Wednesday, 29 February 2012

Hattie McDaniel

Shalom:
My next entry is about another of my favourite actresses, Miss. Hattie McDaniel.
Miss McDaniel is what as known as a "handsome woman"
A beautiful, graceful woman, soft-spoken and classy, Miss McDaniel worked hard at her craft as an actress. She didn't just open door for black actors and actresses today; she kicked them wide open.
It is easy to be critical of the roles Hattie McDaniel played; Slave. Maid. Mammy. But during the Golden Age of Hollywood, these were the only roles to be had.
Miss Hattie, as an actress was in great demand.
On Feburay 29th, 1940, Miss McDaniel was the first black actress to win the Oscar for the Best Supporting Actress for her role of Mammy, in Gone With the Wind.
I remember reading about this lovely lady in school. And whenever I took a role in a play, I always had it in the forefront of my mind, "how would Hattie McDaniel played this?"
Married four times, but never had children, she was the role model for so many of us who dreamt big dreams and encouraged us to reach for them.
For me, Hattie McDaniel was the only reason why I would even watch Gone With the Wind.
My favourite scenes when Rhett confronts Mammy, after hearing the rustling of her red petticoat under her skirt. The one he brought back for Mammy. She puts us her skirt slowly, just a bit for him to see.
My Grandmother was a Cook. This path the way for a better life for her children. My mother was a Legal Assist to some of the finest Lawyers in the Untied States. This enabled me to pursuit my dreams as a writer.
Hattie McDaniel did the same thing with the roles she portrayed. For being a maid, she path the way for another actresses to go on to pro tray teachers, lawyers, and even Bond Girls.
Sadly, we lost Miss McDaniel to Breast Cancer in 1952, at the age of 57.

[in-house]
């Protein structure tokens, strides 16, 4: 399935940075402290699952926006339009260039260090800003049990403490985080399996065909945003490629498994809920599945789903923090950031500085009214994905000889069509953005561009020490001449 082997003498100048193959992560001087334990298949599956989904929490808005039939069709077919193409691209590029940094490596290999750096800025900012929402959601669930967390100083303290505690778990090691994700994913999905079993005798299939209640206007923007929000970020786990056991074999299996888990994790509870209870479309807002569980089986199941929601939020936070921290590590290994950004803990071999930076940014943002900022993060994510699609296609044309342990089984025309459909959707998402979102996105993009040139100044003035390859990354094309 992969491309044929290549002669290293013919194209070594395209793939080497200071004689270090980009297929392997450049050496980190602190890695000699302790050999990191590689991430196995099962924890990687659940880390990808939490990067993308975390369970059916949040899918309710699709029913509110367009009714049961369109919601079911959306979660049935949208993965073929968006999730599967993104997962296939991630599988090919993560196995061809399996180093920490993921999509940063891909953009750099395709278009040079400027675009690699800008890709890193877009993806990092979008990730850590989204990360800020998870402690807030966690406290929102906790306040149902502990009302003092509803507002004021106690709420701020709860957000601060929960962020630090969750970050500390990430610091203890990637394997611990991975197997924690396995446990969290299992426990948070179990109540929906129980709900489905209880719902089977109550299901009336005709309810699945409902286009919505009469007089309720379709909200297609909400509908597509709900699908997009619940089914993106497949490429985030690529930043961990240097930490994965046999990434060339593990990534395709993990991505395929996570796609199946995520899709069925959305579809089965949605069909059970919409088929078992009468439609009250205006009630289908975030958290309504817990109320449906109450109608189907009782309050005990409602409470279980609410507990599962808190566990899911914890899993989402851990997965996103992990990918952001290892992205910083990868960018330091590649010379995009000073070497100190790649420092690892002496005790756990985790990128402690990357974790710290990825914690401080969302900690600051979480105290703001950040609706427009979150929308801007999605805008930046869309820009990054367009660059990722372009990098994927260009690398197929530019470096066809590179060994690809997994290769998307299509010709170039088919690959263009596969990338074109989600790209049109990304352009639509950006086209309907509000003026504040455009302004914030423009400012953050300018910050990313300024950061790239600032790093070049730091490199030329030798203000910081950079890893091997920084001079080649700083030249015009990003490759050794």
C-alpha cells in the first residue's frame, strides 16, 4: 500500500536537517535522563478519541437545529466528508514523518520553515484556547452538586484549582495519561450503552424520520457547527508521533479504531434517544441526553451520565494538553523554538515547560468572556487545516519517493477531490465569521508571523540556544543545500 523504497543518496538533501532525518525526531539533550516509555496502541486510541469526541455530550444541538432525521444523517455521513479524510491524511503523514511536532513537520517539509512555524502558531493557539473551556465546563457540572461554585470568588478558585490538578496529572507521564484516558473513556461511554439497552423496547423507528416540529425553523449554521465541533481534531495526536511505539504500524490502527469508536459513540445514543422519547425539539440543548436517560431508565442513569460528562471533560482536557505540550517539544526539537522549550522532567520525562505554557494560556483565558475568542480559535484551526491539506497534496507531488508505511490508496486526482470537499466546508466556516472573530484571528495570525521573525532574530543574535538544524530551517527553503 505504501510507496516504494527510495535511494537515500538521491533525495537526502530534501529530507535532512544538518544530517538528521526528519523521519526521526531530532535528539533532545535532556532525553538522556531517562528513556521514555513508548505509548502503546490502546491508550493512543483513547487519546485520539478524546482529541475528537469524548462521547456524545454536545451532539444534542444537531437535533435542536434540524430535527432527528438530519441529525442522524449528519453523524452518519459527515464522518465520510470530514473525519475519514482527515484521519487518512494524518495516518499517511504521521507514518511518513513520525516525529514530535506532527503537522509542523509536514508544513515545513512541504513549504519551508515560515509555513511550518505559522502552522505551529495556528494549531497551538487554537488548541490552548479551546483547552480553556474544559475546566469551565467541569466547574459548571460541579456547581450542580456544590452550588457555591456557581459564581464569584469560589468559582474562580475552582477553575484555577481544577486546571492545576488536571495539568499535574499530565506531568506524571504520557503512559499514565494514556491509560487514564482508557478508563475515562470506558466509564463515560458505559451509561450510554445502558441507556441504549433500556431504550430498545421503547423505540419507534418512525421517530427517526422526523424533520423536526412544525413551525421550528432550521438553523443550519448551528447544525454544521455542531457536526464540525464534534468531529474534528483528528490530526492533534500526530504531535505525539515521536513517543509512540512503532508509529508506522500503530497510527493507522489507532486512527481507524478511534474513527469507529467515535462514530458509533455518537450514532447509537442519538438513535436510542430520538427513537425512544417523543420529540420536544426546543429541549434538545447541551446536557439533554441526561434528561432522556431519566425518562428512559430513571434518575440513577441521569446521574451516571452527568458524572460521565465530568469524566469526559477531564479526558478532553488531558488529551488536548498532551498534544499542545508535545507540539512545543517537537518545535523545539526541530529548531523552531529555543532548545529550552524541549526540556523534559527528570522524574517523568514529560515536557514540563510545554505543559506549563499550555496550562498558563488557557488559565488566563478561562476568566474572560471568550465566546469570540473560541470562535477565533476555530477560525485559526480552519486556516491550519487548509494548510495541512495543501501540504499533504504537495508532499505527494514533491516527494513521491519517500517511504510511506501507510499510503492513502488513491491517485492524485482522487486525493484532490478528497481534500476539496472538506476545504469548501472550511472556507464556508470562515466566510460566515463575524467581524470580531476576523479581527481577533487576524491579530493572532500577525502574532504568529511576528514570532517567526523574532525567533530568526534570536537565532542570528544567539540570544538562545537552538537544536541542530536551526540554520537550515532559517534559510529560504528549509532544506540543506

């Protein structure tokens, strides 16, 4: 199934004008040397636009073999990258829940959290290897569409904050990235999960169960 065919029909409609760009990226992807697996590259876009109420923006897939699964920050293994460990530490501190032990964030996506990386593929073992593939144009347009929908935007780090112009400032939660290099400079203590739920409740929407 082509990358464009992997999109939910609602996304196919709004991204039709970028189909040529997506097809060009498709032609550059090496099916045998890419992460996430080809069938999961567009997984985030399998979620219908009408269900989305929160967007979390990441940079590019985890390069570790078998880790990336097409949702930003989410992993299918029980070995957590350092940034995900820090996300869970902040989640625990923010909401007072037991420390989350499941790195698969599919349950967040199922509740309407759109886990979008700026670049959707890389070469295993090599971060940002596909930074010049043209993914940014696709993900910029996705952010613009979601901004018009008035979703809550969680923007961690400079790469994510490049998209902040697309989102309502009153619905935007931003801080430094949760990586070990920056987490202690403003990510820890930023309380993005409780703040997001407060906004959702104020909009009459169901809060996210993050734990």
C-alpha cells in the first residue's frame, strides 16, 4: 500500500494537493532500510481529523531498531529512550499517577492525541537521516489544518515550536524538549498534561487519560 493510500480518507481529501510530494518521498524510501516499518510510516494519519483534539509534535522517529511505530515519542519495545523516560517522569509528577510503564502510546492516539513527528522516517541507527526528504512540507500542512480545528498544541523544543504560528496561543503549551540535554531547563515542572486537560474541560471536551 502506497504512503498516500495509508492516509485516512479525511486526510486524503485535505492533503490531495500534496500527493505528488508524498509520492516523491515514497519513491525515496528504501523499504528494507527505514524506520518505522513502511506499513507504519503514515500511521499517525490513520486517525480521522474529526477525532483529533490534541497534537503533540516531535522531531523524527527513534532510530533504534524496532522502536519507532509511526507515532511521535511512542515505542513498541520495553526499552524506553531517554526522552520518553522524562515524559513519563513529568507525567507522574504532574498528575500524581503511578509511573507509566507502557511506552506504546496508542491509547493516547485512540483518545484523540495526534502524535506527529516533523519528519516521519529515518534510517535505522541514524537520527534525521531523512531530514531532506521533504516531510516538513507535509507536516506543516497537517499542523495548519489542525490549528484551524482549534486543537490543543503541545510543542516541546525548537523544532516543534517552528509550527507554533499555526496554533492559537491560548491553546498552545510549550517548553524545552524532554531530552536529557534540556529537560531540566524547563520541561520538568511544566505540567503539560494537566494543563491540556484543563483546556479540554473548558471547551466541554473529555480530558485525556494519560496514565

G-d bless you, Miss McDaniel and thank you.

Tuesday, 28 February 2012

Montague's New Look

Shalom:
Montague has been with us almost three months.
It is hard to imagine our lives without this little guy.
Over the weekend, we learn Montague is really a Papillon. Which for me is an answer to pray, because I have always wanted a Papillon.
And a poodle.
I even found an army doggie jacket for Montague.
After all, we are an army reserve family.
Finally, our tax return came in. And after paying some bills, we figure it was time to take our little Mush-Mush (our nickname for Montague) to the groomers.
PetSmart has a pet grooming section called Paws and Purrs. We went ahead and went for the Spa treatment. This included the brushing of his teeth, nail care and the scent of the month as well as shampoo, conditioner and fur trim.
Since Monte now looked more like a lion club than a dog and this our first time working with a groomer, we put our Boo-Boo in the good hands of the groomer and headed home to take care of a few things.
Three hours later, we arrived back to find a much lighter Montague.
Sorry for the sideways picture, I'm still trying to figure out to straighten such pictures out.

As you can see, after his grooming, Montague truly is a Papillon. And so very cute. I swear he looks a good five pounds lighter.

Which means, more and more pictures. And since Montague loves to have his picture taken, you won't hear any complains.
Oh, and Montague does say, "Cheese."

Tyler Perry

Shalom: